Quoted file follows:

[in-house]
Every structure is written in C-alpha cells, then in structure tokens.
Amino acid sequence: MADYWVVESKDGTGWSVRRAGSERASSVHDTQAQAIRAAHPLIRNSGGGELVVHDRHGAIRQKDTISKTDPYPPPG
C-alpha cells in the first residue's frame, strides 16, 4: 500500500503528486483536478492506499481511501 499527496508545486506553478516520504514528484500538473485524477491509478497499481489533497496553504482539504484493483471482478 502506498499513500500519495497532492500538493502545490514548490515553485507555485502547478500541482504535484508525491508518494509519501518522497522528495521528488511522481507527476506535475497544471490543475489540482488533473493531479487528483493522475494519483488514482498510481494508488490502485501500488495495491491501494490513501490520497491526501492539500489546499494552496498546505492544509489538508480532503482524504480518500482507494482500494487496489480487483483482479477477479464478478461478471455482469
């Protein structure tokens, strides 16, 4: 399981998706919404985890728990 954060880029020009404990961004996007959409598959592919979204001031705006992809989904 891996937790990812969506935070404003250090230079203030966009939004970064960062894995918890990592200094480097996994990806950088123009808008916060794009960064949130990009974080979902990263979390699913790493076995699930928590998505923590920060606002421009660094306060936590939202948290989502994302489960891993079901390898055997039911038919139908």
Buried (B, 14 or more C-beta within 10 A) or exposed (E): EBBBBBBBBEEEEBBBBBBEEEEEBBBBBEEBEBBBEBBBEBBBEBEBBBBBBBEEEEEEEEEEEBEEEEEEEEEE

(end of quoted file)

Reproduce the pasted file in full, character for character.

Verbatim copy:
[in-house]
Every structure is written in C-alpha cells, then in structure tokens.
Amino acid sequence: MADYWVVESKDGTGWSVRRAGSERASSVHDTQAQAIRAAHPLIRNSGGGELVVHDRHGAIRQKDTISKTDPYPPPG
C-alpha cells in the first residue's frame, strides 16, 4: 500500500503528486483536478492506499481511501 499527496508545486506553478516520504514528484500538473485524477491509478497499481489533497496553504482539504484493483471482478 502506498499513500500519495497532492500538493502545490514548490515553485507555485502547478500541482504535484508525491508518494509519501518522497522528495521528488511522481507527476506535475497544471490543475489540482488533473493531479487528483493522475494519483488514482498510481494508488490502485501500488495495491491501494490513501490520497491526501492539500489546499494552496498546505492544509489538508480532503482524504480518500482507494482500494487496489480487483483482479477477479464478478461478471455482469
């Protein structure tokens, strides 16, 4: 399981998706919404985890728990 954060880029020009404990961004996007959409598959592919979204001031705006992809989904 891996937790990812969506935070404003250090230079203030966009939004970064960062894995918890990592200094480097996994990806950088123009808008916060794009960064949130990009974080979902990263979390699913790493076995699930928590998505923590920060606002421009660094306060936590939202948290989502994302489960891993079901390898055997039911038919139908």
Buried (B, 14 or more C-beta within 10 A) or exposed (E): EBBBBBBBBEEEEBBBBBBEEEEEBBBBBEEBEBBBEBBBEBBBEBEBBBBBBBEEEEEEEEEEEBEEEEEEEEEE